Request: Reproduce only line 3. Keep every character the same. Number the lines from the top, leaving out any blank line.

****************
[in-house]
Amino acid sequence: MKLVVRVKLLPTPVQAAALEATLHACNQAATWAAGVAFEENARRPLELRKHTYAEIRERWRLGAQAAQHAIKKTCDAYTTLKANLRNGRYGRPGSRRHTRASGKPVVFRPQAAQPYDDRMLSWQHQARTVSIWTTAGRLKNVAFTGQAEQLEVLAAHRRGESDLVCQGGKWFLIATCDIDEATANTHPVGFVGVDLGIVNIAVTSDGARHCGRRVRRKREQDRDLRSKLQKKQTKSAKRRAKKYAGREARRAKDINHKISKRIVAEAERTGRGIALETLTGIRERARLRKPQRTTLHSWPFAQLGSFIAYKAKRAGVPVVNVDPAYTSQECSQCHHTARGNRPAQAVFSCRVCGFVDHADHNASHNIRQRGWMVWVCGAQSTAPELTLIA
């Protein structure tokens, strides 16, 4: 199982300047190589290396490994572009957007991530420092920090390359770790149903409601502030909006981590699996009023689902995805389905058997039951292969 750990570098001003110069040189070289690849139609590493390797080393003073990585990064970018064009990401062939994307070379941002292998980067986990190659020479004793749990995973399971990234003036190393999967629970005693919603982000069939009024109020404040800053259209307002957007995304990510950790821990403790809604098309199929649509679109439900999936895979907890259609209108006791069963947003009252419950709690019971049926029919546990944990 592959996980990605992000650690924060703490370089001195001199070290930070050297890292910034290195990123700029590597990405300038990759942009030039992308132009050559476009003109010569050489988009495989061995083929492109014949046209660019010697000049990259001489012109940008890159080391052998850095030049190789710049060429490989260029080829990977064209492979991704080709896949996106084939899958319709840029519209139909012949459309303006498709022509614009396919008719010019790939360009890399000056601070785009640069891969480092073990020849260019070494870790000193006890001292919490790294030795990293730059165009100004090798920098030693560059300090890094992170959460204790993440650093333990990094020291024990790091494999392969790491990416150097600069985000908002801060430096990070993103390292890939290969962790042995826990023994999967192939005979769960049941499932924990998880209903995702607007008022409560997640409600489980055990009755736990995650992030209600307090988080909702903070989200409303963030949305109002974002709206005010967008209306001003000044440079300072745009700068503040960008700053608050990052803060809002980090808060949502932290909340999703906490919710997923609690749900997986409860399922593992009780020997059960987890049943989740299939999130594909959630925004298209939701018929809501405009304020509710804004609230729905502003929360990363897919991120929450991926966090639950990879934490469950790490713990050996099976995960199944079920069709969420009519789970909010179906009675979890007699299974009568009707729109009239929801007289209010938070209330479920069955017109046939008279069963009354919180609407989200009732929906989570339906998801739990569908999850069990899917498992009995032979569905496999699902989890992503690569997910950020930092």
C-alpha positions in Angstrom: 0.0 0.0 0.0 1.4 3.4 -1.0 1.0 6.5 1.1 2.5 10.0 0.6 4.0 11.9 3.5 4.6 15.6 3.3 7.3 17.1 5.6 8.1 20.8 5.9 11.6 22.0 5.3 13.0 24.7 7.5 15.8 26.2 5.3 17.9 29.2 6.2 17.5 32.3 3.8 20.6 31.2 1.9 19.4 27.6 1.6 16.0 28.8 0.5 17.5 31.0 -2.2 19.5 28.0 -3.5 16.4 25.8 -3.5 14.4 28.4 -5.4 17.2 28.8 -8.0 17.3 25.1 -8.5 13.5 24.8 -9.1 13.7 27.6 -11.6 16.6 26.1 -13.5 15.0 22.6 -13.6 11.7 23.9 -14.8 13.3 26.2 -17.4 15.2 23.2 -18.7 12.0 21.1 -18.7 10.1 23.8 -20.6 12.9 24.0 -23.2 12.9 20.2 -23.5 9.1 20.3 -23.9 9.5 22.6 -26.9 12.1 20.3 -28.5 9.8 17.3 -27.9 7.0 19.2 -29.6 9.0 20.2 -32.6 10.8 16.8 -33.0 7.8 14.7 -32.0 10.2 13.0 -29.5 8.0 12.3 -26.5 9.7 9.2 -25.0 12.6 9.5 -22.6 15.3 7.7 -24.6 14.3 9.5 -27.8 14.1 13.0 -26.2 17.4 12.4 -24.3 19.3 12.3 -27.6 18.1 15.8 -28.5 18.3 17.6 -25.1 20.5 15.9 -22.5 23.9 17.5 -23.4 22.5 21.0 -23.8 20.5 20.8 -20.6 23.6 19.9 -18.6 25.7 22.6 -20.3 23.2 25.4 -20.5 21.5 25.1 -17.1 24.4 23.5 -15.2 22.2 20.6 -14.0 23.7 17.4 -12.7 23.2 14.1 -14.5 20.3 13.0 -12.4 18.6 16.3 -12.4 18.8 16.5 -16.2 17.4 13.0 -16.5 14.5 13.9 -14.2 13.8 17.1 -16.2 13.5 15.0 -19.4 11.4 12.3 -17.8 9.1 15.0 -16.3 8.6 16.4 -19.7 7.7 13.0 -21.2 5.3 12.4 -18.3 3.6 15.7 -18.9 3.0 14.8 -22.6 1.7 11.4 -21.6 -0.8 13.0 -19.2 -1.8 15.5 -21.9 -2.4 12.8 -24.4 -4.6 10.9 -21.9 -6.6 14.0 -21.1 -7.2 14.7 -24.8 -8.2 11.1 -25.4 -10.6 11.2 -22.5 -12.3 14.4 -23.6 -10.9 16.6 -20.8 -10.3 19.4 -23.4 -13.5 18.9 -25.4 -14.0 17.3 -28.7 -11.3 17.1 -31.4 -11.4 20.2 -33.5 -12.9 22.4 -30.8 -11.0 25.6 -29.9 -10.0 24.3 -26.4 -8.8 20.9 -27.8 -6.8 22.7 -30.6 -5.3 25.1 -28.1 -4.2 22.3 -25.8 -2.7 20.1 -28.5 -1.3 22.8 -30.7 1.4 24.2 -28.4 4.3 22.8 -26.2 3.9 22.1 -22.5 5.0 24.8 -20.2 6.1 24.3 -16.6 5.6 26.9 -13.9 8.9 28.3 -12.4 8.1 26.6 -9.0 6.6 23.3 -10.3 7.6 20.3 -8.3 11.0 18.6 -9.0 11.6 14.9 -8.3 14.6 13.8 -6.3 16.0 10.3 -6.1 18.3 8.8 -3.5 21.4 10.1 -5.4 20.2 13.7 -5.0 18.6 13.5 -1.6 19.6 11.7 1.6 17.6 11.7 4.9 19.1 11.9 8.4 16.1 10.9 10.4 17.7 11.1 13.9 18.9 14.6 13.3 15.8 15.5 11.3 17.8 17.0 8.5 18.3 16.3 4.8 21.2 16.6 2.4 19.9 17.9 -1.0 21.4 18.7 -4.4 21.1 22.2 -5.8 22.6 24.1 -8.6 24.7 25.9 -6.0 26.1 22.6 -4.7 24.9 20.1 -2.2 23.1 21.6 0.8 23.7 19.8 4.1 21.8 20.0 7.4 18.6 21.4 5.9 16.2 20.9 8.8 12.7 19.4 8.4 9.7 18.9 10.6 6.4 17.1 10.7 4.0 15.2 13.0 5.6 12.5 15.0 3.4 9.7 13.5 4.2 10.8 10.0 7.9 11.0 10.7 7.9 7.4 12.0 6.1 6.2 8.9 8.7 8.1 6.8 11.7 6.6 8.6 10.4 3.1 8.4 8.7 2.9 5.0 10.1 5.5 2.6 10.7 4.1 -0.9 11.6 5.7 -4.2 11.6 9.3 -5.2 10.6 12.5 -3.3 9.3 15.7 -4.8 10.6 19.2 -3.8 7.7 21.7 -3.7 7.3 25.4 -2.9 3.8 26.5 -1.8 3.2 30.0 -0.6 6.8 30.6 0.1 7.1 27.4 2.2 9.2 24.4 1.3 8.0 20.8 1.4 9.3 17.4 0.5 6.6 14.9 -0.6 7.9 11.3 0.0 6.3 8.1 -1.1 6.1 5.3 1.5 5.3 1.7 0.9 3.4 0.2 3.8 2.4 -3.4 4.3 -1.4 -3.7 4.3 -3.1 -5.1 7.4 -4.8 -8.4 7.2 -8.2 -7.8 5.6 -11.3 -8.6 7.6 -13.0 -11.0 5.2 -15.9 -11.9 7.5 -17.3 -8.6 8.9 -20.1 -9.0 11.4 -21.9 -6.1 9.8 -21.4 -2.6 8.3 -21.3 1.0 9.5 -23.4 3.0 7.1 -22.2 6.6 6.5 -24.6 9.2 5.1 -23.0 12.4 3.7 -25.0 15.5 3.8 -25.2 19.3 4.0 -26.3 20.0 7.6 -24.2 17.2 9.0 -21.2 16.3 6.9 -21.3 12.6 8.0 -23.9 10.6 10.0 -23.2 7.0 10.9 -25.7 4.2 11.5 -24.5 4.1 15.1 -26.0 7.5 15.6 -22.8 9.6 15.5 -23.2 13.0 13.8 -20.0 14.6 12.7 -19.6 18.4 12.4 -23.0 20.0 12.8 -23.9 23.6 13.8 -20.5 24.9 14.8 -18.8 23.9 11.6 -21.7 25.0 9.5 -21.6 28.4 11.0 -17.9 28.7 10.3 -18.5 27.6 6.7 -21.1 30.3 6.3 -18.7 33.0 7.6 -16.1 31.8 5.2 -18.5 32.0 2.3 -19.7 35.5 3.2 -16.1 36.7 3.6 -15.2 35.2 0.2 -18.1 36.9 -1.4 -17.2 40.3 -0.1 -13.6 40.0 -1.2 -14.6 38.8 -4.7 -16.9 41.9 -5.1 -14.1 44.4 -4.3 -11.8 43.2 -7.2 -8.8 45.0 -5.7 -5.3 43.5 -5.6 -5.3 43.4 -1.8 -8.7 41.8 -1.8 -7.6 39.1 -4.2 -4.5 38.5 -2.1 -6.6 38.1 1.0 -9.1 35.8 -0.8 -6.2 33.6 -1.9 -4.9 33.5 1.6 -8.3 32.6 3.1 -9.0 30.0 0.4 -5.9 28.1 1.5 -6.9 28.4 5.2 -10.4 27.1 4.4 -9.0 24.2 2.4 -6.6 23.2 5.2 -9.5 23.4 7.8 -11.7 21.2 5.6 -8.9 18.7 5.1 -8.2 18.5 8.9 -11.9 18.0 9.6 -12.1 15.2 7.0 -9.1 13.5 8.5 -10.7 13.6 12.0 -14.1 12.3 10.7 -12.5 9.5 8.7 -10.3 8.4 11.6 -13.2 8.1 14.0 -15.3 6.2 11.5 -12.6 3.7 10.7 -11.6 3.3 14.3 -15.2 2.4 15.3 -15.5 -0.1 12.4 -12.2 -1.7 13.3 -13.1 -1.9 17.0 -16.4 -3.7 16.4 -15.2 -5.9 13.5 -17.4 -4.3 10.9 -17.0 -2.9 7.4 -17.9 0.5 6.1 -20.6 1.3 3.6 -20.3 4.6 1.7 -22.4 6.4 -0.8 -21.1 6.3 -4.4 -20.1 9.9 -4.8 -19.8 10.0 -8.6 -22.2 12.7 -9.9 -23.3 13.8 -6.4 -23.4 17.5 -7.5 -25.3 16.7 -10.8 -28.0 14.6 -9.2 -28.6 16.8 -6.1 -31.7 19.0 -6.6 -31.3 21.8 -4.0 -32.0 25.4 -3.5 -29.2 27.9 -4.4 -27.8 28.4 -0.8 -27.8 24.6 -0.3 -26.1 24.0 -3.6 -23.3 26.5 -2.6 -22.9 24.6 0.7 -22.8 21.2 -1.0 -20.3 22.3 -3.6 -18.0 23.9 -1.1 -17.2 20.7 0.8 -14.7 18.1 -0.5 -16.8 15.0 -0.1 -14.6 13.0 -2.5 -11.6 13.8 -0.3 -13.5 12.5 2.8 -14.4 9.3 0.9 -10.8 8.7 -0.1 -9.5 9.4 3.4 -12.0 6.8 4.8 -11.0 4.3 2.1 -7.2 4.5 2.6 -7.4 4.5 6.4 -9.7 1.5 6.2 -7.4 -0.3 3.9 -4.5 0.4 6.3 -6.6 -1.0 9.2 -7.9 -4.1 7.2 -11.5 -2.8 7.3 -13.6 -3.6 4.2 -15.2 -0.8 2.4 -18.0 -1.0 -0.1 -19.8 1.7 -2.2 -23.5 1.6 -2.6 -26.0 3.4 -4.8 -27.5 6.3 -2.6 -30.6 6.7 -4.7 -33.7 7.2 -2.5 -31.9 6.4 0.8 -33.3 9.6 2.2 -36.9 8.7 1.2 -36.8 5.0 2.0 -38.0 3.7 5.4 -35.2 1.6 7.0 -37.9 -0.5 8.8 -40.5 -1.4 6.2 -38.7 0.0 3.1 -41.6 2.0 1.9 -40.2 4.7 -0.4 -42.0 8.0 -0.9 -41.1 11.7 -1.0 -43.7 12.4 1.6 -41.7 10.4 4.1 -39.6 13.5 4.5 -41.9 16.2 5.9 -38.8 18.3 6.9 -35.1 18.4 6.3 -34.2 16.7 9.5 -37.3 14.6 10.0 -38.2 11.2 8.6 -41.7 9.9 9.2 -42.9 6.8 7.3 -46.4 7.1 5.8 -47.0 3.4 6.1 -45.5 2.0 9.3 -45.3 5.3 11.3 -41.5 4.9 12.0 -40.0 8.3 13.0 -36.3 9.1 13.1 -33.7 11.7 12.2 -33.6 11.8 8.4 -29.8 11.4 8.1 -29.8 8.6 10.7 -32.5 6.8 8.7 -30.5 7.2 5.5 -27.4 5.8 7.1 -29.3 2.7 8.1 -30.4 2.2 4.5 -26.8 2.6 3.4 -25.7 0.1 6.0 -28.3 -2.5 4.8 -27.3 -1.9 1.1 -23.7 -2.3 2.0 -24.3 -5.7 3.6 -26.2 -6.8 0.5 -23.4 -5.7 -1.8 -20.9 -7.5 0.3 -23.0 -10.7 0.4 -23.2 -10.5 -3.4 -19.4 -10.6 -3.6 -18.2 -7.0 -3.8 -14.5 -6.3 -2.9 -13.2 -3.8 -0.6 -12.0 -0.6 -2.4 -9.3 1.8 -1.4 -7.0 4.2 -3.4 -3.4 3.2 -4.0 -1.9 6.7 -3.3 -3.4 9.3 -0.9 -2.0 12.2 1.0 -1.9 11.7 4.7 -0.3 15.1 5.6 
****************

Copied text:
């Protein structure tokens, strides 16, 4: 199982300047190589290396490994572009957007991530420092920090390359770790149903409601502030909006981590699996009023689902995805389905058997039951292969 750990570098001003110069040189070289690849139609590493390797080393003073990585990064970018064009990401062939994307070379941002292998980067986990190659020479004793749990995973399971990234003036190393999967629970005693919603982000069939009024109020404040800053259209307002957007995304990510950790821990403790809604098309199929649509679109439900999936895979907890259609209108006791069963947003009252419950709690019971049926029919546990944990 592959996980990605992000650690924060703490370089001195001199070290930070050297890292910034290195990123700029590597990405300038990759942009030039992308132009050559476009003109010569050489988009495989061995083929492109014949046209660019010697000049990259001489012109940008890159080391052998850095030049190789710049060429490989260029080829990977064209492979991704080709896949996106084939899958319709840029519209139909012949459309303006498709022509614009396919008719010019790939360009890399000056601070785009640069891969480092073990020849260019070494870790000193006890001292919490790294030795990293730059165009100004090798920098030693560059300090890094992170959460204790993440650093333990990094020291024990790091494999392969790491990416150097600069985000908002801060430096990070993103390292890939290969962790042995826990023994999967192939005979769960049941499932924990998880209903995702607007008022409560997640409600489980055990009755736990995650992030209600307090988080909702903070989200409303963030949305109002974002709206005010967008209306001003000044440079300072745009700068503040960008700053608050990052803060809002980090808060949502932290909340999703906490919710997923609690749900997986409860399922593992009780020997059960987890049943989740299939999130594909959630925004298209939701018929809501405009304020509710804004609230729905502003929360990363897919991120929450991926966090639950990879934490469950790490713990050996099976995960199944079920069709969420009519789970909010179906009675979890007699299974009568009707729109009239929801007289209010938070209330479920069955017109046939008279069963009354919180609407989200009732929906989570339906998801739990569908999850069990899917498992009995032979569905496999699902989890992503690569997910950020930092």